packagecalling the operation or using coercions on the arguments
will allow you to apply the operation.
Cannot find a definition or applicable library operation named <
with argument type(s)
Polynomial(Integer)
NonNegativeInteger
Perhaps you should use "@" to indicate the required return type,
or "$" to specify which version of the function you need.
FriCAS will attempt to step through and interpret the code.
There are 3 exposed and 1 unexposed library operations named <
having 2 argument(s) but none was determined to be applicable.
Use HyperDoc Browse, or issue
)display op <
to learn more about the available operations. Perhaps
packagecalling the operation or using coercions on the arguments
will allow you to apply the operation.
Cannot find a definition or applicable library operation named <
with argument type(s)
Polynomial(Integer)
NonNegativeInteger
Perhaps you should use "@" to indicate the required return type,
or "$" to specify which version of the function you need.
On the other hand the function is not constant.
See this:
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N0(t(t<0) or (t>1))==0;
Compiled code for N0 has been cleared.
Compiled code for N has been cleared.
1 old definition(s) deleted for function or rule N0
Type: Void
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N0(t(t>=0) and (t<=1))==1;
1 old definition(s) deleted for function or rule N0
Type: Void
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N(t,i,0)==N0(ti);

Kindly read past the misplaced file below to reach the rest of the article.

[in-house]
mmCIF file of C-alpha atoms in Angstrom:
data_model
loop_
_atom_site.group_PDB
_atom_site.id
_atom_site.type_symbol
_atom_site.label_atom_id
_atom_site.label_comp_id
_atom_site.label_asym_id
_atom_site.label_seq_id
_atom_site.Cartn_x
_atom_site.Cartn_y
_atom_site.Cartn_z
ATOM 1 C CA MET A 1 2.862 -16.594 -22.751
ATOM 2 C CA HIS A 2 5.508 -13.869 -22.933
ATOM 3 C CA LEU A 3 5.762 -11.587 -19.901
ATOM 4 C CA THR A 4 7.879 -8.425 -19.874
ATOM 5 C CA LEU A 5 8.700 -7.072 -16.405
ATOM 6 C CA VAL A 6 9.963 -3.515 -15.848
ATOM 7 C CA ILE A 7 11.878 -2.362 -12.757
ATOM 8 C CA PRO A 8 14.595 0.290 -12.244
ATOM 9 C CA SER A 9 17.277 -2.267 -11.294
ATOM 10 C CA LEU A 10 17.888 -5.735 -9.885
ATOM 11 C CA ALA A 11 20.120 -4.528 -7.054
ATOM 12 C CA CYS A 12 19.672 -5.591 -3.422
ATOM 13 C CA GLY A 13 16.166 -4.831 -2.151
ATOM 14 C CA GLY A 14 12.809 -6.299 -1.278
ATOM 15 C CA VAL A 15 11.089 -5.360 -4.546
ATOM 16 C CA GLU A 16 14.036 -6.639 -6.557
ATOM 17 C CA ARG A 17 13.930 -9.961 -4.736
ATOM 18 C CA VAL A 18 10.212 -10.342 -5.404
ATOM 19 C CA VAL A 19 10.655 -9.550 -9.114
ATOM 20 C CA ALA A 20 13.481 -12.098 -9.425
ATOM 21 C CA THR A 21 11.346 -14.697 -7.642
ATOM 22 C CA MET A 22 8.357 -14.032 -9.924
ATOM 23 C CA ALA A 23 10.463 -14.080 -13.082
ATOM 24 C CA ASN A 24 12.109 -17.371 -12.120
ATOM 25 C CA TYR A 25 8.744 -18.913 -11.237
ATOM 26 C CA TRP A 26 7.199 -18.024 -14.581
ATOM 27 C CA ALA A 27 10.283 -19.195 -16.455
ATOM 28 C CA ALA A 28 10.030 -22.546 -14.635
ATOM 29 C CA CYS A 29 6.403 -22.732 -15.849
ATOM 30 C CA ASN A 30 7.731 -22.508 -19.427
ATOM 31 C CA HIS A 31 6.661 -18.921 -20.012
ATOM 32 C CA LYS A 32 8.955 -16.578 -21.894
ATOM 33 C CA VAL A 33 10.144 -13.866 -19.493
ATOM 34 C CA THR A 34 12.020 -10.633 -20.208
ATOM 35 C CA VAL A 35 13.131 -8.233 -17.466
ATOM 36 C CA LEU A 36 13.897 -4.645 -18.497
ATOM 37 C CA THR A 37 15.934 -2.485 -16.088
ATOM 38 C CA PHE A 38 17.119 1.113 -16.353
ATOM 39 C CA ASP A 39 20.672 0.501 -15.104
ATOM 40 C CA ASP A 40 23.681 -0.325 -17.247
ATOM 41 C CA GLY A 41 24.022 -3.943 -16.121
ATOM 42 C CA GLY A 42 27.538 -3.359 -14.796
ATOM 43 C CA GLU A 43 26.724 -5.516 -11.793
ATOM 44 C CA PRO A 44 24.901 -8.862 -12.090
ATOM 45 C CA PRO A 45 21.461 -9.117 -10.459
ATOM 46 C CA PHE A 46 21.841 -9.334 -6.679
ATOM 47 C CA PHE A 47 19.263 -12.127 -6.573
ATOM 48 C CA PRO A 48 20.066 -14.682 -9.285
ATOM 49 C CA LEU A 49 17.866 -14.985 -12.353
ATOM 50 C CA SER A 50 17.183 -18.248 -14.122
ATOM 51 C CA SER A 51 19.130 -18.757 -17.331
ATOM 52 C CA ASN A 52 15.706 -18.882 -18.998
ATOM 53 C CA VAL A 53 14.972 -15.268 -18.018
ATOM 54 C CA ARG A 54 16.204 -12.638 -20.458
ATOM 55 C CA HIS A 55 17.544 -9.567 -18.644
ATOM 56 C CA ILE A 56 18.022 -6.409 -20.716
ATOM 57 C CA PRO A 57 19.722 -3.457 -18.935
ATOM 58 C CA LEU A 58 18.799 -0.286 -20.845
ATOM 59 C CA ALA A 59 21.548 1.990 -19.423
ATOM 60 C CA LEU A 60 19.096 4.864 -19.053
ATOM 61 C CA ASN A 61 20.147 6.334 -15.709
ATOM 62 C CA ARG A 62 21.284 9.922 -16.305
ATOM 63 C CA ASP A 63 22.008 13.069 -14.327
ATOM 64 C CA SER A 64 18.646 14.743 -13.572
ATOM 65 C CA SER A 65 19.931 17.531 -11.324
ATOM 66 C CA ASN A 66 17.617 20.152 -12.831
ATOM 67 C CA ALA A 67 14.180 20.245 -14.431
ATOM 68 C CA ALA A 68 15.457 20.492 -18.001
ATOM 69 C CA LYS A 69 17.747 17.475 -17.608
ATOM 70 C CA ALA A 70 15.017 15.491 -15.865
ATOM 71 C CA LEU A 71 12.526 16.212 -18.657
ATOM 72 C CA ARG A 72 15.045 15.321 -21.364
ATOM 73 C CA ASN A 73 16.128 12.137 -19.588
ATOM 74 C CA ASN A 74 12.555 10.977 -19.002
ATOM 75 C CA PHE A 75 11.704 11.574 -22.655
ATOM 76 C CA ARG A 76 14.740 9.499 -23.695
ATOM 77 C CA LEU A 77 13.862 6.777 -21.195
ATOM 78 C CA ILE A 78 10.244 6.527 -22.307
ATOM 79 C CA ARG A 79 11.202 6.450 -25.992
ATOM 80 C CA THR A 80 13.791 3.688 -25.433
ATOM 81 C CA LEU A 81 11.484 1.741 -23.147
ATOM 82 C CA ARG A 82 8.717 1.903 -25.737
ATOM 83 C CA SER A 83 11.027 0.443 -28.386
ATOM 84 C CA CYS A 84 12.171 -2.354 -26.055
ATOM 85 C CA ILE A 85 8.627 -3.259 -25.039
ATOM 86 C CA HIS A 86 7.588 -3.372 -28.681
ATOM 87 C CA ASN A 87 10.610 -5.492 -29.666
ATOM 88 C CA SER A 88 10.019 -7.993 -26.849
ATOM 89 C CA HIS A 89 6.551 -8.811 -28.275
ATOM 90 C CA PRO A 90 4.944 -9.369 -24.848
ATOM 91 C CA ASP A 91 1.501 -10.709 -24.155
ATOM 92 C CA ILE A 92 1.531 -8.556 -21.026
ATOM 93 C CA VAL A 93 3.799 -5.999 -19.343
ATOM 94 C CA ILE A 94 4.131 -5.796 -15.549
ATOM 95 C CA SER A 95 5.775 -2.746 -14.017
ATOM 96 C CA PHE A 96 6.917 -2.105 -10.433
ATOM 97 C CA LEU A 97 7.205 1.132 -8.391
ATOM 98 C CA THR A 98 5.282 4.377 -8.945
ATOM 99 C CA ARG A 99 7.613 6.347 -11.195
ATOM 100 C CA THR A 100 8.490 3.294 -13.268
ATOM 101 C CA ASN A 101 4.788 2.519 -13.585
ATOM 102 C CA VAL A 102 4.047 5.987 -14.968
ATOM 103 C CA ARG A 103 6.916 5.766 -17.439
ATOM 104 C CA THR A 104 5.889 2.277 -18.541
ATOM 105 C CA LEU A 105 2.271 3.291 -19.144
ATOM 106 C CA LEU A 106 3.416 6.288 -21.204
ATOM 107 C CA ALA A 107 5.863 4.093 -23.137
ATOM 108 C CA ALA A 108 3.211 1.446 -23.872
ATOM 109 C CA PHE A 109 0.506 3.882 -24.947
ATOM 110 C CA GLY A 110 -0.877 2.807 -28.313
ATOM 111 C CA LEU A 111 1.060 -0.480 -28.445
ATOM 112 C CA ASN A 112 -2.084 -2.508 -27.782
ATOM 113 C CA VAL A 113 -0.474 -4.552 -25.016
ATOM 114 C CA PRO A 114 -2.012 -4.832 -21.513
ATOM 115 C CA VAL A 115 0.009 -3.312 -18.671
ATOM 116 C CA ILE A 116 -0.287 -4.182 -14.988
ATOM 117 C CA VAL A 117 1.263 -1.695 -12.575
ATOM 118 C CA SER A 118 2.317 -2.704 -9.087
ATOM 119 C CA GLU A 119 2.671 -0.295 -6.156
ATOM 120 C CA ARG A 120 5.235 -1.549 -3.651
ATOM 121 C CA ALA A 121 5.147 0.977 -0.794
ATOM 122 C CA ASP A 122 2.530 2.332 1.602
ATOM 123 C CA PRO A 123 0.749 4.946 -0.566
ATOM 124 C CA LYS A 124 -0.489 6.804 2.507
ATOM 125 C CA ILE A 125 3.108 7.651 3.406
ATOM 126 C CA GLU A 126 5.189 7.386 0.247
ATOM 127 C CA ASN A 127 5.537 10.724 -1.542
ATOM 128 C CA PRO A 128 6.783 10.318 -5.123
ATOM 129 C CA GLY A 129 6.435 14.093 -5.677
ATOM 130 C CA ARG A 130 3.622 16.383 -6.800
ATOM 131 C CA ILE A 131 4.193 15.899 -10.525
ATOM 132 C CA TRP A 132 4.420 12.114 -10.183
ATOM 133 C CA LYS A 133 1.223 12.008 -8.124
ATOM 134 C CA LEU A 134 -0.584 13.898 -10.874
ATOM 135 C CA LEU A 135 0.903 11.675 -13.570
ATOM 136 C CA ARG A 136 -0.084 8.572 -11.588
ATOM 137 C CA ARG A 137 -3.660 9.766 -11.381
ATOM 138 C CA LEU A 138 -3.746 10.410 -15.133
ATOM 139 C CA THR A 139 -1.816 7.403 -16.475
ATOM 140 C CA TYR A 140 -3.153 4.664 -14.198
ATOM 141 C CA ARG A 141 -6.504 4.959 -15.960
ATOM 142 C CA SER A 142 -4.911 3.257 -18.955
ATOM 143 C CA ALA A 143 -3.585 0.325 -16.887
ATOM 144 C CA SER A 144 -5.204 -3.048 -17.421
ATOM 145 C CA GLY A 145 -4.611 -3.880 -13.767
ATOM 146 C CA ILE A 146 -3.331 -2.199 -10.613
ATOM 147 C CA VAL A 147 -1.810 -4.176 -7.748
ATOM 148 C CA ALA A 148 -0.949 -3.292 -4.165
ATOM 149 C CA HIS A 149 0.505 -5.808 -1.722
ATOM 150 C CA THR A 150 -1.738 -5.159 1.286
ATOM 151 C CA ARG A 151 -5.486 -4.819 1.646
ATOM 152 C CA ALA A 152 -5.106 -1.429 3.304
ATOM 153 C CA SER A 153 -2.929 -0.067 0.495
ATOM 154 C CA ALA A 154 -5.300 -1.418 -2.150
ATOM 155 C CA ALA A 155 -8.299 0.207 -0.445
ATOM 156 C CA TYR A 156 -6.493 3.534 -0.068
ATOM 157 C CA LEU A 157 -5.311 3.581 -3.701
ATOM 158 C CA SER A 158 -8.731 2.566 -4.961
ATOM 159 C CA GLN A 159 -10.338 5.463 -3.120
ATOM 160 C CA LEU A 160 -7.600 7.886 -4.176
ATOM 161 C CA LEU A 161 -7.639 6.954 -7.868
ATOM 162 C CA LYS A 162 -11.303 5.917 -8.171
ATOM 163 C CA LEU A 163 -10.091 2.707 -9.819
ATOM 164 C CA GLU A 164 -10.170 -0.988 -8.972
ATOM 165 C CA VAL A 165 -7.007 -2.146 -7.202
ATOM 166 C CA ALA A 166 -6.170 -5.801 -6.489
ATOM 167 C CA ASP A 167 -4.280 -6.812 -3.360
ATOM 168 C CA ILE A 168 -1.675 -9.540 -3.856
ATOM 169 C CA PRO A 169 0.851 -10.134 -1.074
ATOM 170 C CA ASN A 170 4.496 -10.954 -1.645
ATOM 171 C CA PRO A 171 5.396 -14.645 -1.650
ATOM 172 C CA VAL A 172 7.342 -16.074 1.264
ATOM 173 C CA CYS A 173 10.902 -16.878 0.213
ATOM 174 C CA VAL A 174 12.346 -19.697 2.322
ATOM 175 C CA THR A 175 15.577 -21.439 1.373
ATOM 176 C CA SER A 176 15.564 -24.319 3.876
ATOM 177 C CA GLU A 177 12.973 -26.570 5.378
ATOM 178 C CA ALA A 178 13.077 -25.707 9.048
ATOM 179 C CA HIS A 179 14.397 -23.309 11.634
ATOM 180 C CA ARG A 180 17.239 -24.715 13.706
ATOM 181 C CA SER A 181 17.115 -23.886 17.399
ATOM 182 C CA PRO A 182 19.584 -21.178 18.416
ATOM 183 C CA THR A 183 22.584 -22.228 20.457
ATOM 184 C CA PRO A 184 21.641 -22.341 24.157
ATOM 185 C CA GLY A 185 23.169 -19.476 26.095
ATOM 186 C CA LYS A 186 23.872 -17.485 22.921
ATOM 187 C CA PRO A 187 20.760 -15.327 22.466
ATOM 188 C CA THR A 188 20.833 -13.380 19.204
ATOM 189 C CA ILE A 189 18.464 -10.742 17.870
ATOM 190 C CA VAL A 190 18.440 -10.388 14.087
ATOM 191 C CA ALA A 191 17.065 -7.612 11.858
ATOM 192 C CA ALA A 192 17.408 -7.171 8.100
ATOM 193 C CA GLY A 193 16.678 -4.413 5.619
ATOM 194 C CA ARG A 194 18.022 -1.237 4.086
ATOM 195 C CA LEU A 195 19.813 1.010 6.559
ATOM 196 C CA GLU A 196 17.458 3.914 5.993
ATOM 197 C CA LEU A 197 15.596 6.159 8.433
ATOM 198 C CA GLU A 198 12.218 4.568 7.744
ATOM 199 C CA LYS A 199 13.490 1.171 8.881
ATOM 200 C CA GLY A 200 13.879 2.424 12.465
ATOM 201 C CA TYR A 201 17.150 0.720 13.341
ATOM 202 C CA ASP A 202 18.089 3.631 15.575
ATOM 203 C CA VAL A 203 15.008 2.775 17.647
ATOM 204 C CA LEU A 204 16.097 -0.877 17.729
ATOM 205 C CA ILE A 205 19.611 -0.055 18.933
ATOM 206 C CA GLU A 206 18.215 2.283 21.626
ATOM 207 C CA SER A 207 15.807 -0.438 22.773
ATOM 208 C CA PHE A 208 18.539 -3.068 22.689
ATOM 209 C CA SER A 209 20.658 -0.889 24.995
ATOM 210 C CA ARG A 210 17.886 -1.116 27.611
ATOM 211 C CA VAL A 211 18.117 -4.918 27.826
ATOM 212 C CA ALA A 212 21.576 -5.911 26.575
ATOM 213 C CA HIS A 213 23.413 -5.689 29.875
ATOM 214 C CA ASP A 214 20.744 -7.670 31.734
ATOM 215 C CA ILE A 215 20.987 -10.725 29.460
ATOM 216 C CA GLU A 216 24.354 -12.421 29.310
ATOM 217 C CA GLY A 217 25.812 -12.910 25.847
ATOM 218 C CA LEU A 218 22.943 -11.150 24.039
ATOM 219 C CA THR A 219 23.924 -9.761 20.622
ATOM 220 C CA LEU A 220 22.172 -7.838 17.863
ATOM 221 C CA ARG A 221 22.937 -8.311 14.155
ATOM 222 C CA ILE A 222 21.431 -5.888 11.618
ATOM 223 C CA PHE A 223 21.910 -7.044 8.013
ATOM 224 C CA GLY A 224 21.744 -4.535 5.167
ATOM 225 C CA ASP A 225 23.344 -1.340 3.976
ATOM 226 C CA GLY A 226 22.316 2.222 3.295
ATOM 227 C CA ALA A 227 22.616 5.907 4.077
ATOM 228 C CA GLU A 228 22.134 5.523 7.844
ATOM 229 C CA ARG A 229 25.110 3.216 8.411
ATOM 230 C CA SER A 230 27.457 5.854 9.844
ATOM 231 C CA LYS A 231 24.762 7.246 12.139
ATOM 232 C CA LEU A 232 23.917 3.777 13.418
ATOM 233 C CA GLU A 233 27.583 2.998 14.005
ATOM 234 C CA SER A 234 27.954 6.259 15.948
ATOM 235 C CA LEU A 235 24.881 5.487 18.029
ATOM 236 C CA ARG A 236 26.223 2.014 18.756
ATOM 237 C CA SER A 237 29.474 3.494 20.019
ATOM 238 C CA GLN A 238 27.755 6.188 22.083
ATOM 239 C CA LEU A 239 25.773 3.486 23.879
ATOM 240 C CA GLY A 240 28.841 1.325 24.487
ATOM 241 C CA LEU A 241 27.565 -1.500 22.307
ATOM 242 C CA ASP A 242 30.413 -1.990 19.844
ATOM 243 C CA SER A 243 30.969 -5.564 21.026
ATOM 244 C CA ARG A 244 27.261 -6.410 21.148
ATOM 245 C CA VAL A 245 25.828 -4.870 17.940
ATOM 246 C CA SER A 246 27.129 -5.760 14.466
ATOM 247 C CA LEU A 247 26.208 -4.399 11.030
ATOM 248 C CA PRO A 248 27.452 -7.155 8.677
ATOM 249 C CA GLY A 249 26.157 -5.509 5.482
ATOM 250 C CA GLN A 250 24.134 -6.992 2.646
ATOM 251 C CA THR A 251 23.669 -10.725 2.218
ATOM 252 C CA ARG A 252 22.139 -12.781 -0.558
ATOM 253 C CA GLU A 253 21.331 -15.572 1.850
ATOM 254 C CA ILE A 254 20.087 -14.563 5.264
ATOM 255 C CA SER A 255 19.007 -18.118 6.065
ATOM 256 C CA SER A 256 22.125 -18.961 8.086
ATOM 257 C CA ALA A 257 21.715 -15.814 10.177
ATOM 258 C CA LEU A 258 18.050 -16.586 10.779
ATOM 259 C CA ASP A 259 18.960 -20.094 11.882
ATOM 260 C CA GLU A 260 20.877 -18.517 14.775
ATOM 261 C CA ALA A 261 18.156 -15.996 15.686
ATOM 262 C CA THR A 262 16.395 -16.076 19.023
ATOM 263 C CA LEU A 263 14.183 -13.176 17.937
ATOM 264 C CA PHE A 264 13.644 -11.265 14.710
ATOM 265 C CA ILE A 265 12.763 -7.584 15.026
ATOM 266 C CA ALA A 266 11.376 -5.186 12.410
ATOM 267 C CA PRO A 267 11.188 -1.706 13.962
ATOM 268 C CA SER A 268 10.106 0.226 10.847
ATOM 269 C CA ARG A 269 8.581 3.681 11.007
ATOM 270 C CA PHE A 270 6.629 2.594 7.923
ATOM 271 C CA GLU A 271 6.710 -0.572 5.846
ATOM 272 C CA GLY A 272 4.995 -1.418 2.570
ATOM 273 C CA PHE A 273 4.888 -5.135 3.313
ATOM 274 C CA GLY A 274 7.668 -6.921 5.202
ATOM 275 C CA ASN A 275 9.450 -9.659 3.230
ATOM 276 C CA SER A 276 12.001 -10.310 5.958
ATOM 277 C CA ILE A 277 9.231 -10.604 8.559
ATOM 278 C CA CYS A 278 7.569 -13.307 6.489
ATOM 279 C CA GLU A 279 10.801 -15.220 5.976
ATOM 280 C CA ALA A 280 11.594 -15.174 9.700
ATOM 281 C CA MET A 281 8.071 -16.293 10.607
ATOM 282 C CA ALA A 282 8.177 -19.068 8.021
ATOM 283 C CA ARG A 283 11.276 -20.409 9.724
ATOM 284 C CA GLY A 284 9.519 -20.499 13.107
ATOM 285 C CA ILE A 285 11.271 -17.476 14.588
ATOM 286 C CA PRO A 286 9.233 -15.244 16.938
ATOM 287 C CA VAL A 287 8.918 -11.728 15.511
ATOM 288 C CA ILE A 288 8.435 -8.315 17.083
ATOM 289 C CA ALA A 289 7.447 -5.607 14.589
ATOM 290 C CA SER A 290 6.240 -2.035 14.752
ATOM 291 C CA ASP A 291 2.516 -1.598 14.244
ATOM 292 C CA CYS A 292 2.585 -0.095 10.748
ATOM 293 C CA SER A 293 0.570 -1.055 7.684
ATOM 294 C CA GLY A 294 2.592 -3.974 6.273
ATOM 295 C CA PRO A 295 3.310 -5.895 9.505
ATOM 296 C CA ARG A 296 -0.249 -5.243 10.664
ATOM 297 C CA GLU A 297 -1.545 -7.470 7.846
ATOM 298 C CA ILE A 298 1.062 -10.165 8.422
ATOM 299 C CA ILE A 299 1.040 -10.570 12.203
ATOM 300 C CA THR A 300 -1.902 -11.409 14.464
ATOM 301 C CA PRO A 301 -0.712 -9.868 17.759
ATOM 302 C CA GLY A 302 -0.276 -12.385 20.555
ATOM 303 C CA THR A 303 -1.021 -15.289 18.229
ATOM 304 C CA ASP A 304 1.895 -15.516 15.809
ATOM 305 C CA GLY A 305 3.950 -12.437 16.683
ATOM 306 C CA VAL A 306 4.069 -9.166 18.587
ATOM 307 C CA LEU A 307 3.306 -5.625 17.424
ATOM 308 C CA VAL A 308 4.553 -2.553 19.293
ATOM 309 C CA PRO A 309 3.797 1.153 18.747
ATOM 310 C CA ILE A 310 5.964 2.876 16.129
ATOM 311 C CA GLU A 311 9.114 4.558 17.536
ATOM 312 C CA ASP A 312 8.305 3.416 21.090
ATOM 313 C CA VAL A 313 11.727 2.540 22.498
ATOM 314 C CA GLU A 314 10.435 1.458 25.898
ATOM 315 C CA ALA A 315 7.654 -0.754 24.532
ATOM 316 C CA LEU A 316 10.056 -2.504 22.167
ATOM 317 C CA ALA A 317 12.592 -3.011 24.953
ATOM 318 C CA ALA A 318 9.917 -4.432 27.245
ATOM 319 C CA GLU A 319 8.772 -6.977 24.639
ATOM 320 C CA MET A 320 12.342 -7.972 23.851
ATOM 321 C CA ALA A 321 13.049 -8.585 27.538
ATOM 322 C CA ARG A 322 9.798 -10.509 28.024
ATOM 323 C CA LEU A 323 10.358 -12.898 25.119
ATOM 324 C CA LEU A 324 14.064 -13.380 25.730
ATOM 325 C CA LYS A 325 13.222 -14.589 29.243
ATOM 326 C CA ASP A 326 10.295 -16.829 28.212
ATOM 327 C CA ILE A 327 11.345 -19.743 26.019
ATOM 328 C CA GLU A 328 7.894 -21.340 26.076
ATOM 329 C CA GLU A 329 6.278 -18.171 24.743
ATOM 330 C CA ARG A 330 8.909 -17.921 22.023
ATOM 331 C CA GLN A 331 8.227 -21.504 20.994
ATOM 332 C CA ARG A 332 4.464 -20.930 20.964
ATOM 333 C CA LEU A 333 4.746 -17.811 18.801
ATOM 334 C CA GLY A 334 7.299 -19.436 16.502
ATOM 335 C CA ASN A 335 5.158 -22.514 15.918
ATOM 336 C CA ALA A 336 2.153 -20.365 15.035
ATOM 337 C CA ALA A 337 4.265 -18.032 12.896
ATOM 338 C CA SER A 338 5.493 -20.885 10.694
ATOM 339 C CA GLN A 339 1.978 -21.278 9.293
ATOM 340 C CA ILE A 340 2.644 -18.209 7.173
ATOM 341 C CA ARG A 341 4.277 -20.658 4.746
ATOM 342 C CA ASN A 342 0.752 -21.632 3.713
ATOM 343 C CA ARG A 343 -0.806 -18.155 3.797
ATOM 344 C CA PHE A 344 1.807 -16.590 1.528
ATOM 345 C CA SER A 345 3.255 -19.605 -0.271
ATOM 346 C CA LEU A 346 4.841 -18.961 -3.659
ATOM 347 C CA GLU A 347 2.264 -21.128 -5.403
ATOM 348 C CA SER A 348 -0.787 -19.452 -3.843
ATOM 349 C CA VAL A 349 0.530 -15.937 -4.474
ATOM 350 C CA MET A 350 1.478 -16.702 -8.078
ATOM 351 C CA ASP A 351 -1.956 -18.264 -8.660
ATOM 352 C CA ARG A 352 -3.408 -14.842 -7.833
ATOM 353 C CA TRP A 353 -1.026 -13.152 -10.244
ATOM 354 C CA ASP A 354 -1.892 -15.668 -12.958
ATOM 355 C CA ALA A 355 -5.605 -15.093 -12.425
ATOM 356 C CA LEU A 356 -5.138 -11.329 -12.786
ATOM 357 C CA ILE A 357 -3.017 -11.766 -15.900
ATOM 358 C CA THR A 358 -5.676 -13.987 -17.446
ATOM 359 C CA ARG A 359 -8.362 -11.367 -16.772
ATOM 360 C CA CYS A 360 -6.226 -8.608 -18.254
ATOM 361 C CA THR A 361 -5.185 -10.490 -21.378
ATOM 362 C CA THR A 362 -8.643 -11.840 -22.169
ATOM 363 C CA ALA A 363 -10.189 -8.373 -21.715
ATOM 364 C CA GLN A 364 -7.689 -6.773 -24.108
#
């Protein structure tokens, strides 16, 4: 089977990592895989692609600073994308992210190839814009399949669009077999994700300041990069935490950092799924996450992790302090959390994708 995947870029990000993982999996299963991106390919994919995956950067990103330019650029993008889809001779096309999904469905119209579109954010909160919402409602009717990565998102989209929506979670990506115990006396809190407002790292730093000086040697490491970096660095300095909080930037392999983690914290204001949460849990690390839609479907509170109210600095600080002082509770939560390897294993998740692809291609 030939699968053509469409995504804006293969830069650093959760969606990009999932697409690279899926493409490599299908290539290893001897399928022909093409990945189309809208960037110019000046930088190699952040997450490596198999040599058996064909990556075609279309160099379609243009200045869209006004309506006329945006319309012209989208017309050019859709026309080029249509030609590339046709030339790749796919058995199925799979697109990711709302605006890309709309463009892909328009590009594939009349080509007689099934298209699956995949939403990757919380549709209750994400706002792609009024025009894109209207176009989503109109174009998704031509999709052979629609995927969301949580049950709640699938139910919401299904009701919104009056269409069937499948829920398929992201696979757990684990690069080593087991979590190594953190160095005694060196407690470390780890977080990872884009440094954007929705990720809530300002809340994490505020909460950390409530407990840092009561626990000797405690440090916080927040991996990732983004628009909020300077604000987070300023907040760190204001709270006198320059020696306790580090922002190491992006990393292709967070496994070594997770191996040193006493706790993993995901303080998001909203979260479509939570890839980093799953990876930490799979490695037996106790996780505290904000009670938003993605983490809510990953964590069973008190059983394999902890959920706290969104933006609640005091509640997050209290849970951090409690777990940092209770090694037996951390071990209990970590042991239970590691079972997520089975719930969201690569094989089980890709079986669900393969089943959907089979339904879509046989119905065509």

1 old definition(s) deleted for function or rule N
Type: Void
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N(t,i,pp>0)==(ti)/p*N(t,i,p1)+(i+1t)/p*N(t,i+1,p1);
1 old definition(s) deleted for function or rule N
Type: Void
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for x in 5..15 repeat output N(x/10,0,3)
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Compiling function N0 with type Fraction(Integer) >
NonNegativeInteger
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Compiling function N with type (Fraction(Integer), Integer, Integer)
> Fraction(Integer)
0
0
0
0
0
0
1

6000
1

750
9

2000
4

375
1

48
9

250
343

6000
32

375
243

2000
1

6
133
 
6000
43
 
750
217
 
2000
67
 
375
13
 
48
Type: Void
Drawing the plot (unfortunately not available here) would
show it even more clearly.
But in D(N(t,0,3),t)
you are not calling the function N
with numeric parameters. In N(t,0,3)
the type of t is
Variable t
. Ultimately N(t,0,3)=0
because of your function
definition N0(t(t<0) or (t>1))==0
. This is 0
because
t>1
is true
when t
is of type Variable t
. You can
see why if you use the option )set message bottomup on
to
see the mode map selection
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)set message bottomup on
t>1
Function Selection for >
Arguments: (VARIABLE(t), PI)
> no appropriate > found in Variable(t)